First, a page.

Claims of anti-Semitism cloud the women's march

How is antisemitism manifested in the preparations for the women's march in the United States?

NPR,

Anti-Semitism (file)
Anti-Semitism (file)
Reuters

As organizers prepare for another Women's March later this month, there's a split in the movement between some women of color and former march leader Vanessa Wruble, who says she feels she was forced out of the group's leadership in part because she is Jewish.

The rift has gotten more public exposure after a recent story in The New York Times reported that early on in planning efforts, fellow leaders Tamika Mallory, a black activist, and Carmen Perez, a Latina activist, told Wruble that Jews need to confront their own role in racism.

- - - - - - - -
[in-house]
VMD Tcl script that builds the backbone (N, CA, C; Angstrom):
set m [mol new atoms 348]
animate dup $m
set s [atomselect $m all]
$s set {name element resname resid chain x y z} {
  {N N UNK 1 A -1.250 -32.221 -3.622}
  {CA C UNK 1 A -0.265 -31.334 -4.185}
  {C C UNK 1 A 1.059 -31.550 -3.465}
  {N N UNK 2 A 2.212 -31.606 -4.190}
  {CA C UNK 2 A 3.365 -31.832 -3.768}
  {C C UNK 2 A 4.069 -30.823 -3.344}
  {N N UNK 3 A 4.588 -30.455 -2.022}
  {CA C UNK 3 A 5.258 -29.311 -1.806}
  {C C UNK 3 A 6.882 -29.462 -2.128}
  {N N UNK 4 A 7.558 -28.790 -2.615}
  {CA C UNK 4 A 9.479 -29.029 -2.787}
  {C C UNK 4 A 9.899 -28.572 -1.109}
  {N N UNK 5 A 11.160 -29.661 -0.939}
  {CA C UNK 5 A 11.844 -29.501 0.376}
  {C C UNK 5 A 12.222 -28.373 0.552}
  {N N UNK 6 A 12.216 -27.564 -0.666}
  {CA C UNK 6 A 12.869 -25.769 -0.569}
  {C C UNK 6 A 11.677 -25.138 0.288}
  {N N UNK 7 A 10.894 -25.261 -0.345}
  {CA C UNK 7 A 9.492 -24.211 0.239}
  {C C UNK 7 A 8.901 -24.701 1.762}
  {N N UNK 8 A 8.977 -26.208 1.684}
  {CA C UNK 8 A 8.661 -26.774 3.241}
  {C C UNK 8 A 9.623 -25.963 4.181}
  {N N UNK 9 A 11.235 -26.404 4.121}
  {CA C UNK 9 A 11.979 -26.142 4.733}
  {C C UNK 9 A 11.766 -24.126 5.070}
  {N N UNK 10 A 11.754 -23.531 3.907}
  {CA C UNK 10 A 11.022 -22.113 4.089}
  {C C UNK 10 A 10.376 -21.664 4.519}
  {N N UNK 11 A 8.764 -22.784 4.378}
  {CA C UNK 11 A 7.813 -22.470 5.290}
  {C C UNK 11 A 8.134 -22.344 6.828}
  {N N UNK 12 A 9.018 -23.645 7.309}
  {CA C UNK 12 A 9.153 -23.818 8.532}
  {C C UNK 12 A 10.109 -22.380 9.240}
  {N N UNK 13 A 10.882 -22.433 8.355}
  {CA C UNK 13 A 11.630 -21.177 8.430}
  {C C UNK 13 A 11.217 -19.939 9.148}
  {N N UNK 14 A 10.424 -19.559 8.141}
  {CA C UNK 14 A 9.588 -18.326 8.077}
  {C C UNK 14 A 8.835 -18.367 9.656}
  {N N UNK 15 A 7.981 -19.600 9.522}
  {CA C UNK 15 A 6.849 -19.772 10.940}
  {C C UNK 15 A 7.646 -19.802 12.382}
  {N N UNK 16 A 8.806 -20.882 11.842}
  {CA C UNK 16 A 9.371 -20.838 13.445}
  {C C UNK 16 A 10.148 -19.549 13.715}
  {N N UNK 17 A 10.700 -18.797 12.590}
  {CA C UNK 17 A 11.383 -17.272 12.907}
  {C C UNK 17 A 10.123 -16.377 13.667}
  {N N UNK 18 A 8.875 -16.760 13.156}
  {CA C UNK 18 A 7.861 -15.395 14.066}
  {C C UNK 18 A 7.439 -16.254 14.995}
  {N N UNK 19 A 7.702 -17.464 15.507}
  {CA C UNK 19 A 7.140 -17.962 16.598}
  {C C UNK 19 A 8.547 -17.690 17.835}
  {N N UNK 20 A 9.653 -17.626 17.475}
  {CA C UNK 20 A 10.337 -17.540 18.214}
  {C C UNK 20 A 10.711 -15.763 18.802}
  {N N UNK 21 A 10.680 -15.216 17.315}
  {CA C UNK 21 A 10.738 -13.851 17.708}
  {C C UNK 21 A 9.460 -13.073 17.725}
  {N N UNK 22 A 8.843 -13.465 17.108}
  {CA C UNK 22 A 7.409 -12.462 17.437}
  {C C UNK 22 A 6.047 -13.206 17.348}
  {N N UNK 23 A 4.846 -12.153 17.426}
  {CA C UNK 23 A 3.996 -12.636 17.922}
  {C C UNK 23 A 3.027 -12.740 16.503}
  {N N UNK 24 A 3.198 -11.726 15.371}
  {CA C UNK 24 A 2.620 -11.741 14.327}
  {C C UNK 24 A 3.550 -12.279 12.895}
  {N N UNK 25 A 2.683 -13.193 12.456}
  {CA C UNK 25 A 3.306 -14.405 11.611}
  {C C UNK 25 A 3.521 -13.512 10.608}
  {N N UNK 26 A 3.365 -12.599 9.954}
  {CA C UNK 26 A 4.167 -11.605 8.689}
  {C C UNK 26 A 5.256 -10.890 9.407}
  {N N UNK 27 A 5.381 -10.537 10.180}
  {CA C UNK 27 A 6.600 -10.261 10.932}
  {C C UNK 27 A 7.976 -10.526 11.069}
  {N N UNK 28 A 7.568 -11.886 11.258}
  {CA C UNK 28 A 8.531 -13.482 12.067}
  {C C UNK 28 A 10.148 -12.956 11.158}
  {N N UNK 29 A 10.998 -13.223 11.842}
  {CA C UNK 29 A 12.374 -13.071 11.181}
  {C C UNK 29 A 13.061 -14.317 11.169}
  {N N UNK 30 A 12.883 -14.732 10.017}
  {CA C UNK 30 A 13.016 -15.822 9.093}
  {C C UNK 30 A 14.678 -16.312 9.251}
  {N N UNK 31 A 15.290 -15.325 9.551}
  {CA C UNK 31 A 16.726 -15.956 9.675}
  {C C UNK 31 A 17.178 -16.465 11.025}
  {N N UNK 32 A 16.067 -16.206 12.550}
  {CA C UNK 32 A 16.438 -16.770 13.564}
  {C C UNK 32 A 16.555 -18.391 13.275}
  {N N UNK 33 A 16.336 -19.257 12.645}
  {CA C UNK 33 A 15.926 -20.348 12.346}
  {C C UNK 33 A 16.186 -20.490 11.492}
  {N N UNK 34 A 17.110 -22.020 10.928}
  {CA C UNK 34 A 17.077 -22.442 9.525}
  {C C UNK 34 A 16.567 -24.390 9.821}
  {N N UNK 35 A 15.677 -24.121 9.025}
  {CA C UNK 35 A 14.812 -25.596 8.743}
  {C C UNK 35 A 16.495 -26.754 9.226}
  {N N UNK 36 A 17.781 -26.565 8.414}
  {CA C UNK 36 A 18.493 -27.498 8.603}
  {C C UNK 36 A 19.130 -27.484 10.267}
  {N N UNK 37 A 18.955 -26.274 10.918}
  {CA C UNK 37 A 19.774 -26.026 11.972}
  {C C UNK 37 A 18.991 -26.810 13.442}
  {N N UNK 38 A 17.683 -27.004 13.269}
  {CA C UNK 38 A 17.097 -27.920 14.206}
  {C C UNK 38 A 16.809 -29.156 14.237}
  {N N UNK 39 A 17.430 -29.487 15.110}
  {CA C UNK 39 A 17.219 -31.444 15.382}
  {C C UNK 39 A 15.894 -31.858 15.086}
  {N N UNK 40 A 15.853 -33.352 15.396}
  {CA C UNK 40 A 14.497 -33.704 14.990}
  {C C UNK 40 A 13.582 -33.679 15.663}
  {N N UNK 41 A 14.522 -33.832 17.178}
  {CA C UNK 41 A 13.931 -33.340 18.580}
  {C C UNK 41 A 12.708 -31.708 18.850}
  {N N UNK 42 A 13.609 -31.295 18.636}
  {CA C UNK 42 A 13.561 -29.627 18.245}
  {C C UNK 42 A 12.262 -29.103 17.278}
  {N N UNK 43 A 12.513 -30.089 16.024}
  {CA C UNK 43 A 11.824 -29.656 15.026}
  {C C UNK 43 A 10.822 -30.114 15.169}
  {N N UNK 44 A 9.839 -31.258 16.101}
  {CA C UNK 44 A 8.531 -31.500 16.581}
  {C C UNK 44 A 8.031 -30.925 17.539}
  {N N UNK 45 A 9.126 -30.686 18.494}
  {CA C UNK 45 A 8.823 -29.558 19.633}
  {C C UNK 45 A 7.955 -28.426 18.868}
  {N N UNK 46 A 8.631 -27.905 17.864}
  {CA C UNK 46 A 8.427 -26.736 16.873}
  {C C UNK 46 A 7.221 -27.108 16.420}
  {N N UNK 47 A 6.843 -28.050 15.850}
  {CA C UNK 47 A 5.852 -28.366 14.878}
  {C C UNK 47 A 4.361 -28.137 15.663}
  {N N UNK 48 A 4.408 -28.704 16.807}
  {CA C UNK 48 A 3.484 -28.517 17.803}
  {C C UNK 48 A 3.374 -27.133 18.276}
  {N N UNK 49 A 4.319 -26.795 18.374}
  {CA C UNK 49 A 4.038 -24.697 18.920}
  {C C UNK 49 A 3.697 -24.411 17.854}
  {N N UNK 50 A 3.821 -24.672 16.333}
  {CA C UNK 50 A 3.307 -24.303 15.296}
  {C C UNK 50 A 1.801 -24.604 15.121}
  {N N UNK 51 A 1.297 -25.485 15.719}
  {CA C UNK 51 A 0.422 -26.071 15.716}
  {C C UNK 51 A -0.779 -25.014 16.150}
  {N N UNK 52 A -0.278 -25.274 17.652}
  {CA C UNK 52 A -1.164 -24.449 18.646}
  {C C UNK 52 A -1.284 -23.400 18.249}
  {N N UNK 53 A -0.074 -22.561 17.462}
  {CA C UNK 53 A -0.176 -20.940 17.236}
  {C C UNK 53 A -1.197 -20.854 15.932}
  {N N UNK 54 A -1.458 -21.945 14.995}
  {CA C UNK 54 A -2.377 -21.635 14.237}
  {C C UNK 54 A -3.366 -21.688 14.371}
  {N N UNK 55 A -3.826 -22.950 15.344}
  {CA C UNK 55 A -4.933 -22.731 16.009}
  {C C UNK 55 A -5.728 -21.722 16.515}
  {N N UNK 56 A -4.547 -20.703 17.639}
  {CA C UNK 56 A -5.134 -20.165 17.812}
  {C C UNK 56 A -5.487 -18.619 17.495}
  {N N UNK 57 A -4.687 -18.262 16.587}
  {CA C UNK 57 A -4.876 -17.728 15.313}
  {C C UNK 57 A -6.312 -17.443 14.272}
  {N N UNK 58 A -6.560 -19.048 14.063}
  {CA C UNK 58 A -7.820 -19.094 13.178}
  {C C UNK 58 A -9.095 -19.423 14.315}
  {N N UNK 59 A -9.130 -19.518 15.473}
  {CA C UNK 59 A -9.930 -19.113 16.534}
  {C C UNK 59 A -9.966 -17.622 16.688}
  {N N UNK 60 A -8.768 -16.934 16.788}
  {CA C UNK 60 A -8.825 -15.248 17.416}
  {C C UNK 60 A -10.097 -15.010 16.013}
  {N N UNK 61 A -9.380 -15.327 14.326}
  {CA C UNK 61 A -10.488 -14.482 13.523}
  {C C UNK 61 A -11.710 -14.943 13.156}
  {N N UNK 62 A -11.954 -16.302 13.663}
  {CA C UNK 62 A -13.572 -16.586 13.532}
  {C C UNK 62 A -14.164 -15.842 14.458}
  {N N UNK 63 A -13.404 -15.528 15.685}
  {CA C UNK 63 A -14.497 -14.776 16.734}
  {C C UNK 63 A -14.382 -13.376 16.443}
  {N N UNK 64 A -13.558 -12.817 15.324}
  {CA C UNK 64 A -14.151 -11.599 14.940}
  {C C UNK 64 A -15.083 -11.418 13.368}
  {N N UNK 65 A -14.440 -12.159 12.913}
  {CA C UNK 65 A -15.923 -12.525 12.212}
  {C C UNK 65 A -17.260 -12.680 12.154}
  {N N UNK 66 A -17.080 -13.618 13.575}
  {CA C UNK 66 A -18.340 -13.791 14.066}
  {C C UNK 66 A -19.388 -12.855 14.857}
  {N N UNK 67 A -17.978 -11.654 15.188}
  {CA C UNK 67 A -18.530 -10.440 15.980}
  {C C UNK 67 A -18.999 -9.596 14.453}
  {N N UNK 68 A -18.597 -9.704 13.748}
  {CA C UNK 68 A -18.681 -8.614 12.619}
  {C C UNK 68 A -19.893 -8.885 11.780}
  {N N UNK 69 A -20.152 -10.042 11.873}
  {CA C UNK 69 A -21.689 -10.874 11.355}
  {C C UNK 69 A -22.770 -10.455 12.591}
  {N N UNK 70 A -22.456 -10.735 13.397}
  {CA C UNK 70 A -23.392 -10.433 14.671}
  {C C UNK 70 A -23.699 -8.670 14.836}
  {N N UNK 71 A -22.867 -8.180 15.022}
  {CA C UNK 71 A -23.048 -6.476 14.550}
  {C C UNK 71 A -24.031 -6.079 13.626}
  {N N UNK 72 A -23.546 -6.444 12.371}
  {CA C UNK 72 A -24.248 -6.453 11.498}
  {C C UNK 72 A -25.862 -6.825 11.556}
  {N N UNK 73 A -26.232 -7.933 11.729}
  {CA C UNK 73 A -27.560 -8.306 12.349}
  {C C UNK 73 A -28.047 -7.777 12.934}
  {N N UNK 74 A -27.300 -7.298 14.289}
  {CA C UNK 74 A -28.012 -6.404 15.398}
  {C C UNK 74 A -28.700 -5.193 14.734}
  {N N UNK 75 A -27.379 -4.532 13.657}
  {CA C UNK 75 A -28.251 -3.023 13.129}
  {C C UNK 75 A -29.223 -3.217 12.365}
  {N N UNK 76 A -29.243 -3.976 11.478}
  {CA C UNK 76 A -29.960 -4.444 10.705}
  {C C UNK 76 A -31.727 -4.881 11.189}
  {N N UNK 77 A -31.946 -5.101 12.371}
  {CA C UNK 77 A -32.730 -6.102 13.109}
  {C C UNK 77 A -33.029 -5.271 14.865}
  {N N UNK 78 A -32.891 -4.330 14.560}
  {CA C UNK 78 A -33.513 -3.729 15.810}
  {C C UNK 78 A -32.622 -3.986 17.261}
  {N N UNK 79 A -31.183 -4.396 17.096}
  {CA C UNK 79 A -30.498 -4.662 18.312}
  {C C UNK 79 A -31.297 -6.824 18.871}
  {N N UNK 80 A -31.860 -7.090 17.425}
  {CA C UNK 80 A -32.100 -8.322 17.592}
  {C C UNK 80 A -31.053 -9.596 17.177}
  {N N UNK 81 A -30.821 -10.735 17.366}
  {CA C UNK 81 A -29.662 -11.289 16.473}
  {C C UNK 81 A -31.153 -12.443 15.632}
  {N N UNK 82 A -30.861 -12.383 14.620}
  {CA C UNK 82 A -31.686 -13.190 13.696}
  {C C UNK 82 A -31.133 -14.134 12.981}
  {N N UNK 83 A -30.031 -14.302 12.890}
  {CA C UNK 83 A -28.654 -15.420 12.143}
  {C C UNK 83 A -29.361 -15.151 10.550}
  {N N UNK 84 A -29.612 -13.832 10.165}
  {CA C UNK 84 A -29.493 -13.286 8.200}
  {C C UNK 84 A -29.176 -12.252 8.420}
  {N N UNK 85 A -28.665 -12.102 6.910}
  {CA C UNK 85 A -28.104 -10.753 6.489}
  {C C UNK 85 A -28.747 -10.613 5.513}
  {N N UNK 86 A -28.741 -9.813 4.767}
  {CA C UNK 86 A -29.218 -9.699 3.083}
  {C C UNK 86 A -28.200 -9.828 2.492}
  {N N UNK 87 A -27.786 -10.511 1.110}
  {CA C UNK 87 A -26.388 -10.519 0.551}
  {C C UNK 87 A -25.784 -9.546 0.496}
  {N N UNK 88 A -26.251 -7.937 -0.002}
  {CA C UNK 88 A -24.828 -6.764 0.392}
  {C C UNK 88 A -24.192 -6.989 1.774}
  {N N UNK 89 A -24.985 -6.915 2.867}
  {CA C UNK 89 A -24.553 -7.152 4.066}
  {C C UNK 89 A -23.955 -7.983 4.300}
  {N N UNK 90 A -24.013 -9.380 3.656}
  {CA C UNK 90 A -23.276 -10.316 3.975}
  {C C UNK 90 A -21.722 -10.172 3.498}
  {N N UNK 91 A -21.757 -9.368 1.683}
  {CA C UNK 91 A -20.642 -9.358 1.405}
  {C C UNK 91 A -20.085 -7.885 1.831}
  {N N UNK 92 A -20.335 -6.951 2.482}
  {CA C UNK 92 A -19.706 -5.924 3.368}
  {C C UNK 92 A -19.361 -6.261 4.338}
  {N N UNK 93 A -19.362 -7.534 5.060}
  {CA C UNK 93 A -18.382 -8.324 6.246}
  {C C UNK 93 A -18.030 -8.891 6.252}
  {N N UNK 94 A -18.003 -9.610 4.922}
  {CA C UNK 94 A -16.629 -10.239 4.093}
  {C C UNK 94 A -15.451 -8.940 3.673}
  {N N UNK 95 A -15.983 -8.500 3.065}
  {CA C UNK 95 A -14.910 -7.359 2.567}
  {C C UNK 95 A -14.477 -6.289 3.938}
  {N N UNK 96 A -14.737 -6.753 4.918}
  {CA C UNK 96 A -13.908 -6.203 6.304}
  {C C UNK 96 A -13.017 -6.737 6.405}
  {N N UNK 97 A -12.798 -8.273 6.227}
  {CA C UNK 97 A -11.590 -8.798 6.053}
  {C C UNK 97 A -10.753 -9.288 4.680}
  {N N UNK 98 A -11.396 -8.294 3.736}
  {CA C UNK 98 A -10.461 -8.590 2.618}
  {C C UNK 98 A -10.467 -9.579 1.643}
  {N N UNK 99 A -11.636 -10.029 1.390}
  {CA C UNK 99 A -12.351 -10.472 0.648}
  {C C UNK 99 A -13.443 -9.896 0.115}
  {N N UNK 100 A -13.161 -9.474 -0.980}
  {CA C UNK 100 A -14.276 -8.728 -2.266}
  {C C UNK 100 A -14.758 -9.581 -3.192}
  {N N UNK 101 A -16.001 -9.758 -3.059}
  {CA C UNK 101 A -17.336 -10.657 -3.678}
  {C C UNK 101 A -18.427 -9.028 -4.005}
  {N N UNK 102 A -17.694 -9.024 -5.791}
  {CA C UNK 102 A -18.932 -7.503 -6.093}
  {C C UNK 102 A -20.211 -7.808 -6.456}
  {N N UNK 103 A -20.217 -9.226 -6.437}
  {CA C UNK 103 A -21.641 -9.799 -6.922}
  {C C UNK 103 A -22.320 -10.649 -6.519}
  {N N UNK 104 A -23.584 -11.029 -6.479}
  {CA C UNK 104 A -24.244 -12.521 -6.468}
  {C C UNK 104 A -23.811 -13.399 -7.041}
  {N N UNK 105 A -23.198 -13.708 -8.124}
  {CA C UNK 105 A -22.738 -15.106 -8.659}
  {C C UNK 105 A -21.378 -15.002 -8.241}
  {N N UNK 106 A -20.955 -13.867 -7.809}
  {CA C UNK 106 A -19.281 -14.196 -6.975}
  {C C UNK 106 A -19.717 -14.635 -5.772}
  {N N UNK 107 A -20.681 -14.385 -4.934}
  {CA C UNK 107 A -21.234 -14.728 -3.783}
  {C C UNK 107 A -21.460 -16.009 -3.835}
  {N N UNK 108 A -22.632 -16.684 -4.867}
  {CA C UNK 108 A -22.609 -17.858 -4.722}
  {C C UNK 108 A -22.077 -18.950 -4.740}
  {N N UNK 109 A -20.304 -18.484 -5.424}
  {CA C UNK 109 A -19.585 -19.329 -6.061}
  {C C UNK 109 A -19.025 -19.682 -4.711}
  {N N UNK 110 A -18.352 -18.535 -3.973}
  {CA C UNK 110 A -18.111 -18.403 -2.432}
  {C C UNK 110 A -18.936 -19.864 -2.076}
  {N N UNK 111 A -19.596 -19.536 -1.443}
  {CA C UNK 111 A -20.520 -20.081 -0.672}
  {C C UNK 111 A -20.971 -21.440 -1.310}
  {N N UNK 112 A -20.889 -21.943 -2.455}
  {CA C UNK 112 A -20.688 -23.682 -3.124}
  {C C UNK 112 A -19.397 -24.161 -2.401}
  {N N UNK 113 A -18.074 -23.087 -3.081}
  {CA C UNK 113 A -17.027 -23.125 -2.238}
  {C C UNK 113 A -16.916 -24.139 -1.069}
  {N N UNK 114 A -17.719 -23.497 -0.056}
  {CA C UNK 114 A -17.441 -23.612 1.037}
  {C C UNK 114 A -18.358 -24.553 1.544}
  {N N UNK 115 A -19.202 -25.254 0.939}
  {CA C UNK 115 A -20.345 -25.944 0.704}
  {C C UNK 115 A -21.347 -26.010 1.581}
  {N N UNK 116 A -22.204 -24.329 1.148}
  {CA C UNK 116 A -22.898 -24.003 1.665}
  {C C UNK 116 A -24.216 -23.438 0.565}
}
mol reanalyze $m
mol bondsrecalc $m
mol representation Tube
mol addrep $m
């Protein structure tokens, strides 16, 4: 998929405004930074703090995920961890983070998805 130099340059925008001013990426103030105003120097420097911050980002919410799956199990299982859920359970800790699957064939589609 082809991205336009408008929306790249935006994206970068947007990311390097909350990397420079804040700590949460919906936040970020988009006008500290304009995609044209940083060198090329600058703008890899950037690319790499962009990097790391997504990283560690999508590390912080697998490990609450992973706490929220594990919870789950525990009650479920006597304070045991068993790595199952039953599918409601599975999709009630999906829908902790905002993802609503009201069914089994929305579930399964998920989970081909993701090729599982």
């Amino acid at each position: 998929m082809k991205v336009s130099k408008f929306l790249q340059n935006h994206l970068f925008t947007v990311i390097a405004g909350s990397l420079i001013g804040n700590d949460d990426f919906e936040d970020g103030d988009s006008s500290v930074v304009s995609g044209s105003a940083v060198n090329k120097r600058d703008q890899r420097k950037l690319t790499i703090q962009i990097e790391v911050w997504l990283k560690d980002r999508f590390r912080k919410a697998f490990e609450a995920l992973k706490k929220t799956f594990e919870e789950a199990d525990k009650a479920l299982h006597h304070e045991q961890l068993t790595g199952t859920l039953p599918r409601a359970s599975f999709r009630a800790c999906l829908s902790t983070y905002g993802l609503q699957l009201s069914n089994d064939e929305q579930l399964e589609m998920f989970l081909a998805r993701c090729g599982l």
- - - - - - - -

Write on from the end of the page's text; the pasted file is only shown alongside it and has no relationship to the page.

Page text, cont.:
"What I remember — and what I was taken aback by — was the idea that Jews were specifically involved, and predominantly involved, in the slave trade, and that Jews make a lot of money off of black and brown bodies," Wruble recounts, "And those were the statements that I remember. And similar things were repeated sort of throughout our organizing together."




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